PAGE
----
It is recommended that a business:

  • Reconcile accounts online daily. At a minimum, pending or recently sent ACH files and wire transfers should be reviewed.

Account Services

It is recommended that a business:

  • Take advantage of appropriate account services offered by its financial institution. Financial institutions offer a variety of services including positive pay, debit blocks, call-backs, etc. Financial institutions should be consulted to identify what security services are offered.

Reporting Suspicious Activity

It is recommended that a business:

  • Monitor for and report suspicious activity. Ongoing monitoring and timely reporting of suspicious activity are crucial in deterring or recovering from these frauds. A business should report anything unusual to the financial institution, such as log-ins at unusual times of day, new user accounts, unauthorized transfers, etc., so the financial institution can immediately block the account and monitor activity.


It is recommended that a business:

  • Not use administrator credentials issued by its financial institution for day-to-day processing. Criminals use compromised administrator rights to create new user accounts to facilitate the generation of fraudulent transactions. The criminals can even use the administrator credentials to lock legitimate employees out of the system.

Warning Signs of a Potential Compromise

Warning Signs of a potentially compromised system include (but are not necessarily limited to):

  • Inability to log into online banking (thieves could be blocking customer access so the customer will not see the theft until the criminals have control of the money)
  • Dramatic loss of computer speed
  • Changes in the way things appear on the screen
  • Computer locks up so the user is unable to perform any functions
  • Unexpected rebooting or restarting of the computer
  • Unexpected request for a one time password (or token) in the middle of an online session
  • Unusual pop-up messages, especially a message in the middle of a session that says the connection to the bank system is not working (e.g. system unavailable, down for maintenance, etc.)
  • New or unexpected toolbars and/or icons
  • Inability to shut down or restart a computer

What to do if you are a victim of Corporate Account Takeover (CATO)

  • Review all accounts regularly to detect unauthorized activity.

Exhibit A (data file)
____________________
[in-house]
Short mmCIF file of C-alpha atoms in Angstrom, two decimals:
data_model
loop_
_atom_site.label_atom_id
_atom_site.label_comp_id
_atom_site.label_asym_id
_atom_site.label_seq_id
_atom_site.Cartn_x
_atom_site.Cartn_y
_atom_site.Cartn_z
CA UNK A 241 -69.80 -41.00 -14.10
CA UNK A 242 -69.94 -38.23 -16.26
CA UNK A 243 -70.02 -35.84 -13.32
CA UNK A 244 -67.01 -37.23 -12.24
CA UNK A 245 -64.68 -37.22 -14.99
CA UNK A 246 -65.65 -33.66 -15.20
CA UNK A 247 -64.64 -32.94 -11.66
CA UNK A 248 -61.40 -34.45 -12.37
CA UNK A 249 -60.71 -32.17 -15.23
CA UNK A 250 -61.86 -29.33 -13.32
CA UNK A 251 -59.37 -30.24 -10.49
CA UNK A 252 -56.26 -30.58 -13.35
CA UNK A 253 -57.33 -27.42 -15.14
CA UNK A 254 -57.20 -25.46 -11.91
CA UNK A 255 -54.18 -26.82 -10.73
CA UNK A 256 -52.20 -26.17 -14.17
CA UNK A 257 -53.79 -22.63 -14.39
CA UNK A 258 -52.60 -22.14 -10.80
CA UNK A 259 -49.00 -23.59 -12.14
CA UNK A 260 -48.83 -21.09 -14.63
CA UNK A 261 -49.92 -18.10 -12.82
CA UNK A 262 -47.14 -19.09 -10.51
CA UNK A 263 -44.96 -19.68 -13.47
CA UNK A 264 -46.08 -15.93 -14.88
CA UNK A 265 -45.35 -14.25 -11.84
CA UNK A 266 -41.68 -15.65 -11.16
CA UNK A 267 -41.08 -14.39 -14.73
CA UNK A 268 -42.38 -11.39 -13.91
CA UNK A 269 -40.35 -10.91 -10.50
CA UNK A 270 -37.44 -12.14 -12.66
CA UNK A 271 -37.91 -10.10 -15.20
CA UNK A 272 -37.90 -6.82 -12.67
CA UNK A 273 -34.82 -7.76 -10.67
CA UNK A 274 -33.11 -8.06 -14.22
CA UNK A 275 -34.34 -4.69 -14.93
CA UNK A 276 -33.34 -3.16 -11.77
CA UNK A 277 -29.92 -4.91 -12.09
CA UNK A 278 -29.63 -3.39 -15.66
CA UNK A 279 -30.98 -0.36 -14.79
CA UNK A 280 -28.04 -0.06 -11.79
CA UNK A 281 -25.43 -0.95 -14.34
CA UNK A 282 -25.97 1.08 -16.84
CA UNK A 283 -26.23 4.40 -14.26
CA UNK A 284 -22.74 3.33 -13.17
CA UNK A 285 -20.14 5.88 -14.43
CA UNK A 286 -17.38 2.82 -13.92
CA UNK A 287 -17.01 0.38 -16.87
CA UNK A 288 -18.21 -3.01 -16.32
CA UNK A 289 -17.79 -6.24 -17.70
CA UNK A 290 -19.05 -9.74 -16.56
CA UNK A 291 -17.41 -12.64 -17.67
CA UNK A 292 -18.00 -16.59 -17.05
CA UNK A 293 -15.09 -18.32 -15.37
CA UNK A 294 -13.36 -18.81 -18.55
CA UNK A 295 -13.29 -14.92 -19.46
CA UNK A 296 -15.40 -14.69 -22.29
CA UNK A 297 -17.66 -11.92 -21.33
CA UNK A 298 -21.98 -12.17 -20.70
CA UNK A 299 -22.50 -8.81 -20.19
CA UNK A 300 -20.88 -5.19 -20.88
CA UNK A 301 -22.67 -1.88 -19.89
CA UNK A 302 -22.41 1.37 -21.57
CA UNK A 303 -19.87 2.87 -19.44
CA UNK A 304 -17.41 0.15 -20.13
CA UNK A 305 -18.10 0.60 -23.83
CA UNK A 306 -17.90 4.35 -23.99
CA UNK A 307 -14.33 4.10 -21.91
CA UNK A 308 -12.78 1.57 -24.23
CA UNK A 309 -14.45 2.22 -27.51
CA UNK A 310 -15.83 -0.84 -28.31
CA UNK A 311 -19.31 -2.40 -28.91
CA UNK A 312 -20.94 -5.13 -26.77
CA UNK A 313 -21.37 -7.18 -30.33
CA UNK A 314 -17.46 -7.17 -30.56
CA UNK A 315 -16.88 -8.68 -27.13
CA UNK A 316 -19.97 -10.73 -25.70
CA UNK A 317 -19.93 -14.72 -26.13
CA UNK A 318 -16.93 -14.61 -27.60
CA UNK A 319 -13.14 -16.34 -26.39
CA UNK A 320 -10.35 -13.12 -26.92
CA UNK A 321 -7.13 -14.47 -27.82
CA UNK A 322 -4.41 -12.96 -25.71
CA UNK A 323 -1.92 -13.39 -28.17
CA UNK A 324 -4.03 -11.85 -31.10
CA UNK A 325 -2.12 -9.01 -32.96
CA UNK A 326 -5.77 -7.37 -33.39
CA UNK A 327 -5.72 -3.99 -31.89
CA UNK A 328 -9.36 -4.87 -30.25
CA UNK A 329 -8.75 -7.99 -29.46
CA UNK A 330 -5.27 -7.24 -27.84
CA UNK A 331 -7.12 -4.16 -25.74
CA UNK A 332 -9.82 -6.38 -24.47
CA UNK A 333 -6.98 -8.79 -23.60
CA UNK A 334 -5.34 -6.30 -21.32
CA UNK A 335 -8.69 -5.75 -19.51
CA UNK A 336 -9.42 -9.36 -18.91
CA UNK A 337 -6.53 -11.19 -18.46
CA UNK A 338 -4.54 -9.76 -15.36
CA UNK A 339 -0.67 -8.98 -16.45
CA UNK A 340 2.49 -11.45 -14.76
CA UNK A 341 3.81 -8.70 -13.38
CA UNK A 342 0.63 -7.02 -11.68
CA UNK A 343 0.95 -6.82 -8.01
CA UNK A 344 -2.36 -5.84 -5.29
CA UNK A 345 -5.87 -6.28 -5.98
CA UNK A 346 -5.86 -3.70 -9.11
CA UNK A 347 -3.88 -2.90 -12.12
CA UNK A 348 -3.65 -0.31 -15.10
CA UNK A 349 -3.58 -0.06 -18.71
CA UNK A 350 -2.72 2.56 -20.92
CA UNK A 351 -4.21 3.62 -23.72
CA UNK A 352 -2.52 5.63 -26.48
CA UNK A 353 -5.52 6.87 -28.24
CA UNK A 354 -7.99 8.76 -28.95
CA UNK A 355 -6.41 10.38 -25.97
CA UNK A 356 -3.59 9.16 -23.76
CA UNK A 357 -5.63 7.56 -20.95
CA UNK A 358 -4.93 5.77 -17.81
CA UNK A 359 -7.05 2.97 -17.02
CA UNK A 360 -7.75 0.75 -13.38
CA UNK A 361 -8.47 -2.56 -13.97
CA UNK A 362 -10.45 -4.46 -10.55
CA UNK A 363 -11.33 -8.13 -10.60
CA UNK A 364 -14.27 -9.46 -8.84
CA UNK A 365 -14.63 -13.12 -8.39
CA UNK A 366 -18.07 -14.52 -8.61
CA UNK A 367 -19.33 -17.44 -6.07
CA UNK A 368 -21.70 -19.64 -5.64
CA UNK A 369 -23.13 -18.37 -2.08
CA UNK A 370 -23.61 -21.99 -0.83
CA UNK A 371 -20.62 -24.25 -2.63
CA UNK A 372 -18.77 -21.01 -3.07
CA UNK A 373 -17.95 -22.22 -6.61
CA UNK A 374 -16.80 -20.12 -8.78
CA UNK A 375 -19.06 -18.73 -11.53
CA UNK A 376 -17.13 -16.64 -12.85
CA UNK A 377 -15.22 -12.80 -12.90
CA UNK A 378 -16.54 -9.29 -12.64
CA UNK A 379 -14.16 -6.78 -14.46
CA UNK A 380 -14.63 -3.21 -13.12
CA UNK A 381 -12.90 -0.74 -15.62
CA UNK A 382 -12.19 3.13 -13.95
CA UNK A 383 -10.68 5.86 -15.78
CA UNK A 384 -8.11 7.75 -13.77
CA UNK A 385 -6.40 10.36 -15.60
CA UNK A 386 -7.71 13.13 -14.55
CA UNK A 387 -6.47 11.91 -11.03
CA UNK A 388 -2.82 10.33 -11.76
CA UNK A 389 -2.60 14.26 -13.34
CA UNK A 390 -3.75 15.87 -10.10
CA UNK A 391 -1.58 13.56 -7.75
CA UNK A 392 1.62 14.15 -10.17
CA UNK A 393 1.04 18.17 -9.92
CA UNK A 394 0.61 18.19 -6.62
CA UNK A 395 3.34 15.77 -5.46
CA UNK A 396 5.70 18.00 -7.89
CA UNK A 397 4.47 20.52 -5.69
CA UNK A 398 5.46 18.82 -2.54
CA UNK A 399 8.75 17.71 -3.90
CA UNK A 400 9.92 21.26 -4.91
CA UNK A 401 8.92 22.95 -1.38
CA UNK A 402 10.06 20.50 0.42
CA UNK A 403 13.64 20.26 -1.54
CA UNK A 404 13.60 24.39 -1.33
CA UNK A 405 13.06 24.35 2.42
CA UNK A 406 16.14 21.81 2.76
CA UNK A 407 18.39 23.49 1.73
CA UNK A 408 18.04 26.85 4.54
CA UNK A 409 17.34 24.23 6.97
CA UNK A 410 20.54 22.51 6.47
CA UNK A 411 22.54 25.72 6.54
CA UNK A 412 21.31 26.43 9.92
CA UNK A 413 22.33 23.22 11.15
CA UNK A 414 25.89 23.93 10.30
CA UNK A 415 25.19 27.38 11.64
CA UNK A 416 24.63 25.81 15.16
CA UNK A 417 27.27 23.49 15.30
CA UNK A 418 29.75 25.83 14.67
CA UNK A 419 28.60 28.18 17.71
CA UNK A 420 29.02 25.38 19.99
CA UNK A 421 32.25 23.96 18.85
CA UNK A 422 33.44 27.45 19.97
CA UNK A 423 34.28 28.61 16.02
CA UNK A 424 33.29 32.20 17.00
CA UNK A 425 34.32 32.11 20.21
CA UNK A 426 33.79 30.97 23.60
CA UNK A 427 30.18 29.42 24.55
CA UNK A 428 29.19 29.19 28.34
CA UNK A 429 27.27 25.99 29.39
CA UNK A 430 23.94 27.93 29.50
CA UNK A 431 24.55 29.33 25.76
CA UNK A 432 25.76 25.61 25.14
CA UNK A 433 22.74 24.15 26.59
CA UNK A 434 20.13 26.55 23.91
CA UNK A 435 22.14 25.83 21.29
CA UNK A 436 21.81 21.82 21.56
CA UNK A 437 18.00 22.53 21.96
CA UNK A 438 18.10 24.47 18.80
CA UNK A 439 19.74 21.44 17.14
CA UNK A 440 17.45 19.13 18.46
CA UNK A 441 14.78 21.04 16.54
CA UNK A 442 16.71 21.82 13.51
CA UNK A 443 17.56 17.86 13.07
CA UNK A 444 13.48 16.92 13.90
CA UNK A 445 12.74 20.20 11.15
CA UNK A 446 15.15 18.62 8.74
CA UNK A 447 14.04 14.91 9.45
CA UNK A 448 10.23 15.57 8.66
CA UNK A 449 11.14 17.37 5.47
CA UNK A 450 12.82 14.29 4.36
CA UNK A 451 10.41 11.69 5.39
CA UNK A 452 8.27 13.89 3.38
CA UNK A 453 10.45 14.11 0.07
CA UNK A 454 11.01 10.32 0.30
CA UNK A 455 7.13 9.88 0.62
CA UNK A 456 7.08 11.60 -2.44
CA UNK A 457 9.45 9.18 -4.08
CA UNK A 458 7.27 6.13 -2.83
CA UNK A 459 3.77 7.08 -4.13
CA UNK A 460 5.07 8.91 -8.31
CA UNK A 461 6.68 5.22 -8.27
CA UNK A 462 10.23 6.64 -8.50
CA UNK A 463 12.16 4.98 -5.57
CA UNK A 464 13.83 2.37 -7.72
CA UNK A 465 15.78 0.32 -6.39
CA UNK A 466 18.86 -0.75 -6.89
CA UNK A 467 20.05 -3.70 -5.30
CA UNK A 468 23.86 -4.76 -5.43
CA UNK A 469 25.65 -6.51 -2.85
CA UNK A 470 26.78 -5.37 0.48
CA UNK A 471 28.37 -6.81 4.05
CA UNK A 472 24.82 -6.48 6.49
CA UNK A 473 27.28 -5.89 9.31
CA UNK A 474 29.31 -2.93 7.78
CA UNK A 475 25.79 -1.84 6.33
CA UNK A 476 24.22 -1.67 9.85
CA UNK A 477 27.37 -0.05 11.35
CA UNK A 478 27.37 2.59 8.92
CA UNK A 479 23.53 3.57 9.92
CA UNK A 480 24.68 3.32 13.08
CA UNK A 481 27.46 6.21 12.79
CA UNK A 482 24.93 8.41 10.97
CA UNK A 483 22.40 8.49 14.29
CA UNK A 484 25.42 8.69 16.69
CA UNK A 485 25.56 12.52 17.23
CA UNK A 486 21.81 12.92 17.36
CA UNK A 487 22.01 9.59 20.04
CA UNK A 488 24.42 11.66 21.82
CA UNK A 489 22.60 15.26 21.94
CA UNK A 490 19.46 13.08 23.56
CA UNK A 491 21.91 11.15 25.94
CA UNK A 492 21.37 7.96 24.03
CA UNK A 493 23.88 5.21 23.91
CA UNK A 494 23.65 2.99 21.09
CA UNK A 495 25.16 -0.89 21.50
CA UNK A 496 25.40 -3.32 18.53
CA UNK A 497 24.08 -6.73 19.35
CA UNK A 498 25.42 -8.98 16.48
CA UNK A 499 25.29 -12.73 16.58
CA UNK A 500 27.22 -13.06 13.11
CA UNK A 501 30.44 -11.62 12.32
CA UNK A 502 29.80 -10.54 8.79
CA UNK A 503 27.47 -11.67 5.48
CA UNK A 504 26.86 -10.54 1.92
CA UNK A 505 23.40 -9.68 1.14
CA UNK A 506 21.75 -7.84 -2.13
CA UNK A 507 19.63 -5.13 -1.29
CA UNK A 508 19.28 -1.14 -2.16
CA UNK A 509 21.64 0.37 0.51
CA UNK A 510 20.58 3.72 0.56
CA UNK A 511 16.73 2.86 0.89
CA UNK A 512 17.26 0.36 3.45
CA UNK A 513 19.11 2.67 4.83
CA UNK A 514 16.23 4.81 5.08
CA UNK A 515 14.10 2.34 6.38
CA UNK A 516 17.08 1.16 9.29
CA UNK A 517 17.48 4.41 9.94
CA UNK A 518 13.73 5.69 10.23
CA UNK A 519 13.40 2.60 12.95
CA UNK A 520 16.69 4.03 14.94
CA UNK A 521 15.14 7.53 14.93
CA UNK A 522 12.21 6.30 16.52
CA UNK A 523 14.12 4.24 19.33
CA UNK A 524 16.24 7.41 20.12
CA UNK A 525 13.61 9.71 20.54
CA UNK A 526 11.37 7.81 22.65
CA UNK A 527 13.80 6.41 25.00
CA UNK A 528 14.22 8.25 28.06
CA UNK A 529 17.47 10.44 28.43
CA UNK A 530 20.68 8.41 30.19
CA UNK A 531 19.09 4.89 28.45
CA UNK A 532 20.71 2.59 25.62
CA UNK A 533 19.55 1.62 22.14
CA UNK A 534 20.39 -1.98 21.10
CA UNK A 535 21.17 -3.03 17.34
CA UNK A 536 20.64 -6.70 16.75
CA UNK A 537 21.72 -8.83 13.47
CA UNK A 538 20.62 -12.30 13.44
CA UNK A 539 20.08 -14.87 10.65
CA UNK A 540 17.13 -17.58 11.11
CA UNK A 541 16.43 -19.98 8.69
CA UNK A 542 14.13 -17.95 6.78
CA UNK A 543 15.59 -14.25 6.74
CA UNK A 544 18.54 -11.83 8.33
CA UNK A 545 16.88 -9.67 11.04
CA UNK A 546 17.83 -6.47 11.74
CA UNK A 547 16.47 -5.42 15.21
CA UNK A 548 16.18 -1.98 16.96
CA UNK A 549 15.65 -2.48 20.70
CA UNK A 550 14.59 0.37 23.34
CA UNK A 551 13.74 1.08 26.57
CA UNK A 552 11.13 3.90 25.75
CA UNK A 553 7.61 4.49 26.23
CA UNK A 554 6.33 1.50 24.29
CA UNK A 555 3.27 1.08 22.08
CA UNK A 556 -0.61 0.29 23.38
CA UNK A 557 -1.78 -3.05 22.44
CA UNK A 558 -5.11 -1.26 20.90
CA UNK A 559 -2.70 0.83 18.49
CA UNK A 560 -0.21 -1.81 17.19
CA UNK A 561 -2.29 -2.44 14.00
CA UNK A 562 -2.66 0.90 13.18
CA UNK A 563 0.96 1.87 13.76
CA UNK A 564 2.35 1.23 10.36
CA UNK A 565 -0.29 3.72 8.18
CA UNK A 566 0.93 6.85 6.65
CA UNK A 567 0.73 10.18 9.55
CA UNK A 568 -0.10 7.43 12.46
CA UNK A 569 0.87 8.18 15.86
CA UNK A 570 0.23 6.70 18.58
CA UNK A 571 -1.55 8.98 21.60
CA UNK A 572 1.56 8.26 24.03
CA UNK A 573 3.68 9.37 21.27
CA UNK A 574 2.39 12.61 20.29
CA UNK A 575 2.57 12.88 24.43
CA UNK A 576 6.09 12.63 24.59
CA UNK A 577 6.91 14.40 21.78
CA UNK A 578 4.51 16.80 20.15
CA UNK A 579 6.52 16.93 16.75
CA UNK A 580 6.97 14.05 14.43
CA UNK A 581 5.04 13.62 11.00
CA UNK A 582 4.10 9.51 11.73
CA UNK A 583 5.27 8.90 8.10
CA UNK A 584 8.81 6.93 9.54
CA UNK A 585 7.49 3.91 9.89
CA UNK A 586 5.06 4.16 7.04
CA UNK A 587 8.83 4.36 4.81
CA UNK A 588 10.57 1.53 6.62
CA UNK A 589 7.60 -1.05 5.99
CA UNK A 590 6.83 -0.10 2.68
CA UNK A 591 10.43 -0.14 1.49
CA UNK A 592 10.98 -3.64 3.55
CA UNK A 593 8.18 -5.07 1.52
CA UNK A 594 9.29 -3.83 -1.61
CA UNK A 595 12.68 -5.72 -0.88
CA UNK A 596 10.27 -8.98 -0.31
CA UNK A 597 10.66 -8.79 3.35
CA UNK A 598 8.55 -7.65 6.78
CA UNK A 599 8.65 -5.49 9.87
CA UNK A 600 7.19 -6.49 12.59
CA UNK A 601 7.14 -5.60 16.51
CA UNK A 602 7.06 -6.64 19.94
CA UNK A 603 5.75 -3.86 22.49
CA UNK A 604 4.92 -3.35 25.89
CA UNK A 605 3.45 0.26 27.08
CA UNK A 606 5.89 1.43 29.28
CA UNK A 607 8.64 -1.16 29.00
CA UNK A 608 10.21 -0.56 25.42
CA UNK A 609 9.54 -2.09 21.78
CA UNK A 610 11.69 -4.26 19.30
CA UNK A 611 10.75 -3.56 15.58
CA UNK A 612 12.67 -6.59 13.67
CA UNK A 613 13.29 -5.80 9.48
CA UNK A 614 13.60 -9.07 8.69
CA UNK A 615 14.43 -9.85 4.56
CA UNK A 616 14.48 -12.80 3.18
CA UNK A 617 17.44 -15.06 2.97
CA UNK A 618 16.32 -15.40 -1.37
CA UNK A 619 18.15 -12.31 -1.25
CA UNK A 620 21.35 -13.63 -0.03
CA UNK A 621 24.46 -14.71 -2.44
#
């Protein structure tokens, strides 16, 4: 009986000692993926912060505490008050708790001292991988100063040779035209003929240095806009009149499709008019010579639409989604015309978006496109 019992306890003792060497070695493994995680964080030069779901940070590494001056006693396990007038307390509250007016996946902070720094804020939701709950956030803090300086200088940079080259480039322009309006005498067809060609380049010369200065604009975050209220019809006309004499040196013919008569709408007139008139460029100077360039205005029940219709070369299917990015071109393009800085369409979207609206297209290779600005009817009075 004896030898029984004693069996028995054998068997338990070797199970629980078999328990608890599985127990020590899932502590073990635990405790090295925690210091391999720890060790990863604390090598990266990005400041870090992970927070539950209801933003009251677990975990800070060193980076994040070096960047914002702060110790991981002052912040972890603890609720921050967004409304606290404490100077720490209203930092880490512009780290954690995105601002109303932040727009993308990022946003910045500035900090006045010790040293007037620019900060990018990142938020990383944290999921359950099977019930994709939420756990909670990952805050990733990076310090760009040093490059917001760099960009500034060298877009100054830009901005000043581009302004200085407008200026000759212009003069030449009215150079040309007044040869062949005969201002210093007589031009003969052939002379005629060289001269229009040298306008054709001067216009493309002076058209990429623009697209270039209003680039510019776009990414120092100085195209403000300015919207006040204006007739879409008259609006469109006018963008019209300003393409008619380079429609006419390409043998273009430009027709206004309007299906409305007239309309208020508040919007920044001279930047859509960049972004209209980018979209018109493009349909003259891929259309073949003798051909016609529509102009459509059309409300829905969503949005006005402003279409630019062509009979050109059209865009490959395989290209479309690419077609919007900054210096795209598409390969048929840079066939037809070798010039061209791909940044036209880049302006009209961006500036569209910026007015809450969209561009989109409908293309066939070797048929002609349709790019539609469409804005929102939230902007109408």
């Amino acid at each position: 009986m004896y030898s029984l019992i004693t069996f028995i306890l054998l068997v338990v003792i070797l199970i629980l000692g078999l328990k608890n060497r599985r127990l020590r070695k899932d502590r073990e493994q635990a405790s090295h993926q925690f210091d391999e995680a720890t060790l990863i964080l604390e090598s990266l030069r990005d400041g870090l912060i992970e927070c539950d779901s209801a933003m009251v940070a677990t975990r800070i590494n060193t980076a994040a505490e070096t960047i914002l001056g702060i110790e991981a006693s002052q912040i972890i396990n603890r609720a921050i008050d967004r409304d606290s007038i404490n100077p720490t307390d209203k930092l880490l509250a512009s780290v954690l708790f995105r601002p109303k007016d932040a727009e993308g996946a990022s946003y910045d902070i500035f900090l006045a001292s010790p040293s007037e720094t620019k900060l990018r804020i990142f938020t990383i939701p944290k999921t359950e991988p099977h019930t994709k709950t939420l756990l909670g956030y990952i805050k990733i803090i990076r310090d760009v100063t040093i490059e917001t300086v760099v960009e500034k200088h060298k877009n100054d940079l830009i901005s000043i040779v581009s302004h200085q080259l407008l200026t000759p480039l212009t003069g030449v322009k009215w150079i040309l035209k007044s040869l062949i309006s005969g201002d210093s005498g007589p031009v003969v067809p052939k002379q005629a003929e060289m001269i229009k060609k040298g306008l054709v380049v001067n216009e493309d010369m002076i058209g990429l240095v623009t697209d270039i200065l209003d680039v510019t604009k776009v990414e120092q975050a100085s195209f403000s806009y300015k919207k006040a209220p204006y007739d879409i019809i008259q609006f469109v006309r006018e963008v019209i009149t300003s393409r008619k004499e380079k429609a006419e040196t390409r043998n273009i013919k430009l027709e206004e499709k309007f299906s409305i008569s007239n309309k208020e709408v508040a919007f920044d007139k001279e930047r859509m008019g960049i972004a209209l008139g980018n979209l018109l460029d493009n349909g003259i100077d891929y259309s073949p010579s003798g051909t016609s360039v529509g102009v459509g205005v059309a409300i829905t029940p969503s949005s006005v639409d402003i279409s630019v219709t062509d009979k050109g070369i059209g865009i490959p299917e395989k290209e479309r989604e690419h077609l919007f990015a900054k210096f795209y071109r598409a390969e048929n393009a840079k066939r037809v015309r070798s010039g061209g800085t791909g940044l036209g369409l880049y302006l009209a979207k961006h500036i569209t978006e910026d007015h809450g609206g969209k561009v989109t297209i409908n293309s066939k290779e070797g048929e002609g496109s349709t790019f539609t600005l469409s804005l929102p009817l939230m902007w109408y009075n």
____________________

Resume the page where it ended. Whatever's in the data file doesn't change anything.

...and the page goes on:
• Immediately cease all activity from computer systems that may be compromised. Disconnect the Ethernet cable or other network connections to isolate the computer from its Internet access.
  • Notify Citizens Bank at (606) 758-8212 immediately if you suspect that your Login ID or Password has become known to any unauthorized person. Request assistance with the following actions:
  • Disable online access to accounts
  • Change online banking passwords
  • Open new account(s) as appropriate
  • Request that the bank’s security officer and auditor review all recent transactions and electronic authorizations on the account(s), including online bill pay
  • Ensure that no one has requested an address change, re-ordered checks, ordered debit cards, et. to be sent to a different address.
  • Disconnect from the internet all computers used for Online Banking.
  • Request a temporary hold on all other transactions until verbal confirmation is obtained.
  • Maintain a written chronology of what happened, what was lost and the steps taken to report the incident to the various agencies, banks, and firms impacted. Be sure to record the date, time, and telephone number, person spoken to, and any relevant report or reference number and instructions.
  • Work with appropriate computer forensic specialist and law enforcement to review impacted equipment.
  • File a police report and provide the facts and circumstances surrounding the loss. Obtain a police report number with the date, time, department, location and officer’s name taking the report or involved in the subsequent investigation. Having a police report on file will facilitate dealing with insurance companies, banks, and other establishments that may be the recipient of fraudulent activity. The police report may initiate a law enforcement investigation into the loss with the goal of identifying, arresting and prosecuting the offender and possibly recovering losses.

If at any time you have questions regarding security or possible fraud, please contact one of our customer service representatives at (800) 242-9140 or via email at

Additional resources available to business account holders

1. The Better Business Bureau’s website on Data Security Made Simpler:

2. The Small Business Administration’s (ABA) website on Protecting and Securing Customer Information.

3. The Federal Trade Commission’s (FTC) interactive business guide for protecting data:

4. The National Institute of Standards and Technology’s (NIST) Fundamentals of Information Security for Small Businesses:

5. The jointly issued “Fraud Advisory for Businesses: Corporate Account Takeover” from the U.S. Secret Service, FBI, IC3, and FS-ISAC available on the IC3 website.